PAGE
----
CARLINVILLE – Taylor Pensoneau is still amazed at the popularity of his books on Southern Illinois gangsters, Brothers Notorious: The Sheltons and Dapper & Deadly.
“The response to my books on gangsters has been far beyond my expectations,” said Pensoneau, a former political writer for the St. Louis Post-Dispatch. “I will go to my grave still cherishing the overflow crowds at the early book signings for both of them. At the coming-out signing for Dapper & Deadly, we sold over 1,000 books.”
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Pensoneau will discuss his books on gangsters in a free program at the Carlinville Public Library at 5:30 p.m. on Thursday evening, Oct. 19.
The Shelton brothers were among the most famous of bootleggers in southern Illinois during Prohibition, and were described by the Saturday Evening Post as “America’s Bloodiest Gang.” Dapper & Deadly covers the life of Charlie Harris, another of southern Illinois’ notable gangsters who was allegedly tied to numerous murders, including some of the Sheltons.
A native of Belleville, Pensoneau now lives in New Berlin, Ill. with his wife Elizabeth, a former editor of Outdoor Illinois magazine. An accomplished speaker, Pensoneau’s previous engagements have been received by large and enthusiastic audiences, particularly when he is talking about gangsters.
“Speaking programs give me a great opportunity to interact with folks,” said Pensoneau, who is known for his down-to-earth, engaging personality. “They also serve to keep me on my toes, especially in the question-and-answer segments. And I just enjoy meeting new people.”
During his time at the Post-Dispatch, Pensoneau was assigned to the pressroom of the Illinois Statehouse from 1965-78, covering state government in a hyper-competitive atmosphere with writers from other major dailies.
Among his many duties, Pensoneau launched extensive investigations of fraud and other wrongdoing in Illinois government. He was nominated for a Pulitzer Prize in 1972 with Ed Pound, then of the Chicago Sun-Times, who went on to national fame as one of the nation’s top investigative reporters.
In 1973 and 1974, Pensoneau was stationed in Washington, covering the Watergate hearings and the resignation of President Richard Nixon.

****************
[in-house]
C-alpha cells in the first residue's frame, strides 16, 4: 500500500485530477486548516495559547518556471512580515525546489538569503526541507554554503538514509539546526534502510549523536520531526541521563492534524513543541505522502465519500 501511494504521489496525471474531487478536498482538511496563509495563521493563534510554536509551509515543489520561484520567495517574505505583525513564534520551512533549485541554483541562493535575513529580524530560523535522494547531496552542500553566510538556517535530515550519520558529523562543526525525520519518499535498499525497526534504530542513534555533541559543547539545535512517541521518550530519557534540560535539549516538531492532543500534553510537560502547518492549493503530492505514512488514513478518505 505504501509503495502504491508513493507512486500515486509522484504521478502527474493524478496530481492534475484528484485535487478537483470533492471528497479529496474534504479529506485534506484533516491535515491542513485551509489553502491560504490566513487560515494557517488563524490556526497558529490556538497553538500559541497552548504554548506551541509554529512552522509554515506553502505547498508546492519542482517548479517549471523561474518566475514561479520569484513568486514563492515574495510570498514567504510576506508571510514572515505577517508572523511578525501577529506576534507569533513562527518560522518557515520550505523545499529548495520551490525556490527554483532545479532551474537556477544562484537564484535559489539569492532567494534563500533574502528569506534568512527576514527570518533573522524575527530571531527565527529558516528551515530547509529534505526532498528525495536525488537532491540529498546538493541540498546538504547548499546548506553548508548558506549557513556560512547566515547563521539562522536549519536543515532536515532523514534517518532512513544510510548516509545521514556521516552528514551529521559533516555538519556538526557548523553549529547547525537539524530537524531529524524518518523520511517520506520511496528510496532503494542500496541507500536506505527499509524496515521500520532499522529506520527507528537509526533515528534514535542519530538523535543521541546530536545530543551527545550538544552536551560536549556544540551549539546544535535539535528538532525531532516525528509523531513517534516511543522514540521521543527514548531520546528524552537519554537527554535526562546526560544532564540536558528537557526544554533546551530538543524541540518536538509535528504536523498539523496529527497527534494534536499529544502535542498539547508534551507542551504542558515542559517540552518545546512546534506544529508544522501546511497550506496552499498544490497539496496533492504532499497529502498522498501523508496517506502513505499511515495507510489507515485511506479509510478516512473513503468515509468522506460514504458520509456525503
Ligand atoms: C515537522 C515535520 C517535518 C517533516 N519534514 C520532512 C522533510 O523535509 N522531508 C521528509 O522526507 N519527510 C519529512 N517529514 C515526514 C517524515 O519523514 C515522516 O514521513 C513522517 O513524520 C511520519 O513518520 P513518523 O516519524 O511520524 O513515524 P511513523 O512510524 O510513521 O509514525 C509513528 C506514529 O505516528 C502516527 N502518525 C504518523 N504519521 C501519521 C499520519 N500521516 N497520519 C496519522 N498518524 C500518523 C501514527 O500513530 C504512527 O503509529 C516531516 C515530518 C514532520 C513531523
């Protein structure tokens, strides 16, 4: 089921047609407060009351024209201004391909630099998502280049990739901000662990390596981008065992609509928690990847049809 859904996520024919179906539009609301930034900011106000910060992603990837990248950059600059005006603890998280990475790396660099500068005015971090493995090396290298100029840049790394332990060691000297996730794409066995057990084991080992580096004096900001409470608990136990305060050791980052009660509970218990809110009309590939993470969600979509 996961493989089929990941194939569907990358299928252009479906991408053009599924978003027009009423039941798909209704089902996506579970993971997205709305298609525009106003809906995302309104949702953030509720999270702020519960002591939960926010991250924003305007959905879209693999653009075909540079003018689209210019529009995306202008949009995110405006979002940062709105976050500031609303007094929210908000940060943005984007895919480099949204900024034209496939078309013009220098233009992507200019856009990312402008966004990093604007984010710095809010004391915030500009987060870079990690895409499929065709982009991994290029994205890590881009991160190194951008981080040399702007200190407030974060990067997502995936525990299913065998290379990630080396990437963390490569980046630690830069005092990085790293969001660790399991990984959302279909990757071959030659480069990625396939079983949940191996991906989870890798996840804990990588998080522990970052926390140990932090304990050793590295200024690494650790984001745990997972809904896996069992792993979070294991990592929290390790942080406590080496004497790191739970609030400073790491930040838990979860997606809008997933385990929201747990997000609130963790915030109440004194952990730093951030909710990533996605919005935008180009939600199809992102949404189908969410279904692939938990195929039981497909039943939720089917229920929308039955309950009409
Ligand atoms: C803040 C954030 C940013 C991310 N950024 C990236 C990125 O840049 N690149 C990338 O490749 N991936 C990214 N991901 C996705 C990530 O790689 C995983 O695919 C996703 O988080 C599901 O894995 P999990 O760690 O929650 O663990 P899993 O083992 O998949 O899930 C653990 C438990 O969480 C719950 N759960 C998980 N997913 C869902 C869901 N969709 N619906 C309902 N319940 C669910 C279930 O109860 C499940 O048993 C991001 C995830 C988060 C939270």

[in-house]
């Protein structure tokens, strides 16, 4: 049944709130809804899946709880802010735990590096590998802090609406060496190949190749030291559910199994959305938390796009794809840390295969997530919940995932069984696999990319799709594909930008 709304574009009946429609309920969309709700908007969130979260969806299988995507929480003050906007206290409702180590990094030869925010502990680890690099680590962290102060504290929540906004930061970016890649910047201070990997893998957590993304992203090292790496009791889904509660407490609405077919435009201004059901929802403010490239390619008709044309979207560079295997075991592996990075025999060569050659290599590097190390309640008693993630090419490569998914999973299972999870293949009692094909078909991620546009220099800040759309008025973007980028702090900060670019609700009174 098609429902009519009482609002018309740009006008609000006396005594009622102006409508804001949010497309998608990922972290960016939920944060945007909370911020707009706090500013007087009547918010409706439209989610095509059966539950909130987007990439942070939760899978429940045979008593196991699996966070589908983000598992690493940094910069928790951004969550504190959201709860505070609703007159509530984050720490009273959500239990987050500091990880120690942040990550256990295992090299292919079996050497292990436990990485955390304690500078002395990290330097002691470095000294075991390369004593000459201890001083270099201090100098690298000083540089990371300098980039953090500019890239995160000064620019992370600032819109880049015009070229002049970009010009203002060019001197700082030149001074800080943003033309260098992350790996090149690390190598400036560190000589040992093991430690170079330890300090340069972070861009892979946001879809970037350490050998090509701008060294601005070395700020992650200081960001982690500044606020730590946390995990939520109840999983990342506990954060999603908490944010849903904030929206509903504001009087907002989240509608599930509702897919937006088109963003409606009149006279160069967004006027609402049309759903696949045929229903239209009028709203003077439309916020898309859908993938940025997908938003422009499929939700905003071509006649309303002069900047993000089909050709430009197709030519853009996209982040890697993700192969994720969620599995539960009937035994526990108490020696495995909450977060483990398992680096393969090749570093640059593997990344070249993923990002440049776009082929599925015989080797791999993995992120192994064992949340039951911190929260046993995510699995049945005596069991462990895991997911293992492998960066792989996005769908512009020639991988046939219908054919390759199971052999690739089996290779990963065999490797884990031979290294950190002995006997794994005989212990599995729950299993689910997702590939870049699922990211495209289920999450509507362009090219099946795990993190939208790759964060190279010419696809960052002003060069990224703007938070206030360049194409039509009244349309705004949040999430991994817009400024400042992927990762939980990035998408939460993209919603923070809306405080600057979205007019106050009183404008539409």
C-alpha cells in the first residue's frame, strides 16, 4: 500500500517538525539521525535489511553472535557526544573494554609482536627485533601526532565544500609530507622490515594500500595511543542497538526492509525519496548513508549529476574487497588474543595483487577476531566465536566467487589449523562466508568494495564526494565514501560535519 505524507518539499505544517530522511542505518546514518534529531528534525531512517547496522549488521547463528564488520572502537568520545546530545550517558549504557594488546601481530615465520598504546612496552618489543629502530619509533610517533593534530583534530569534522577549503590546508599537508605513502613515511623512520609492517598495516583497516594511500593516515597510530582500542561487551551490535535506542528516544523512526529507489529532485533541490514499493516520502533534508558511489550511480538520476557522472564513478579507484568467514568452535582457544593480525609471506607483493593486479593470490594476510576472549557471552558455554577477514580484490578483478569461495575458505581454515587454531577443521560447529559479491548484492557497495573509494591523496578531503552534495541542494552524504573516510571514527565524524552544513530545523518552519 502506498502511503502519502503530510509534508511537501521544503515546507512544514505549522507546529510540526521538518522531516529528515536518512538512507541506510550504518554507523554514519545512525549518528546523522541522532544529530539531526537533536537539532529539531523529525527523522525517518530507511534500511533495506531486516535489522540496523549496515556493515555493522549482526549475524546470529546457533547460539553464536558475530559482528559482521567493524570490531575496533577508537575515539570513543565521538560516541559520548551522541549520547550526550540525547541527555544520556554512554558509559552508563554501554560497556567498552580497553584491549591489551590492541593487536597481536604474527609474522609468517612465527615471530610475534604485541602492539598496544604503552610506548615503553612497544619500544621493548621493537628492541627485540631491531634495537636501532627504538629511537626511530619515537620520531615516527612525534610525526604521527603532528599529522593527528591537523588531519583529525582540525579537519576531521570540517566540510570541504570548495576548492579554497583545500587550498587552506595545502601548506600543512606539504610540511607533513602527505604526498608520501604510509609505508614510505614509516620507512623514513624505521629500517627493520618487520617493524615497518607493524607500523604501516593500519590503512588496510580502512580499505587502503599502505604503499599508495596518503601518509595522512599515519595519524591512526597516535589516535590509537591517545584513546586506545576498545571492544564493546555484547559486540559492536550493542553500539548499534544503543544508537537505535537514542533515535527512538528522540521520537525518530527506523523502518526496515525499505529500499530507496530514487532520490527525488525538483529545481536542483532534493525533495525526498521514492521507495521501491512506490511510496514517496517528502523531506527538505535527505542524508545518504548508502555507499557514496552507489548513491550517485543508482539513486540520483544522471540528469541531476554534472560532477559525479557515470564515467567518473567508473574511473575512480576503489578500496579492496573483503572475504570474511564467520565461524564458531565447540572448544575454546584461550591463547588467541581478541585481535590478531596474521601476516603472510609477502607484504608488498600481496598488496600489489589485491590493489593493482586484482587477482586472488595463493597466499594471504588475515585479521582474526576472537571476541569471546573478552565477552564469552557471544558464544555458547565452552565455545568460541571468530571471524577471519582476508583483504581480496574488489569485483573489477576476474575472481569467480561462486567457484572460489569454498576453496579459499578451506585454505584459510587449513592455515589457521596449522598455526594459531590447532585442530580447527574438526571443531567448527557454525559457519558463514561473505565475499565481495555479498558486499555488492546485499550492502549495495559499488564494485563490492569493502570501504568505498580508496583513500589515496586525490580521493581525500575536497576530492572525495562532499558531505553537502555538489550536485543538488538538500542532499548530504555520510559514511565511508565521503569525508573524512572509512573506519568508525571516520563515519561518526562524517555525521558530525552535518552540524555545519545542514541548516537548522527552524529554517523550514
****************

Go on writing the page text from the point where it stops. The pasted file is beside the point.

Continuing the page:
“I was among a handful of reporters in the room in Washington when the House Judiciary Committee voted for the first Article of Impeachment against President Nixon,” remembers Pensoneau, with obvious pride. “That’s one of my professional highlights, without question.”
He also covered five national political conventions, including the fiery 1968 Democratic National Convention in Chicago.
After leaving the Post-Dispatch in 1978, Pensoneau worked for the Illinois Coal Association, retiring after a five-year stint as president in 2003.
While at the ICA, he embarked on a book-writing career that continues to this day. Pensoneau has authored four non-fiction political works, including acclaimed biographies of former governors Richard Ogilvie and Dan Walker.
In addition to his biographies of politicians and gangsters, Pensoneau has also created four well-received works of fiction, all surrounding the life of hard-boiled investigative reporter Jacob Brosky of the fictitious St. Louis World newspaper. The first work on the Brosky series, The Summer of ’50, was released in 2004, while the most recent, Corruption Incorporated, was released this August.
“I’m really looking forward to my appearance at the Carlinville Library,” said Pensoneau. “I enjoy talking about the legendary downstate Illinois gangsters. But I also enjoy discussion of the very interesting modern era of Illinois politics. And, I am always willing to delve into the inside facets of writing and publishing books."
"I look forward to entering into any of these topics at Carlinville,” concluded Pensoneau. “It should be a really fun evening.”
For more information on Pensoneau and his program, contact the Carlinville library at 217-854-3505 or email@example.com.
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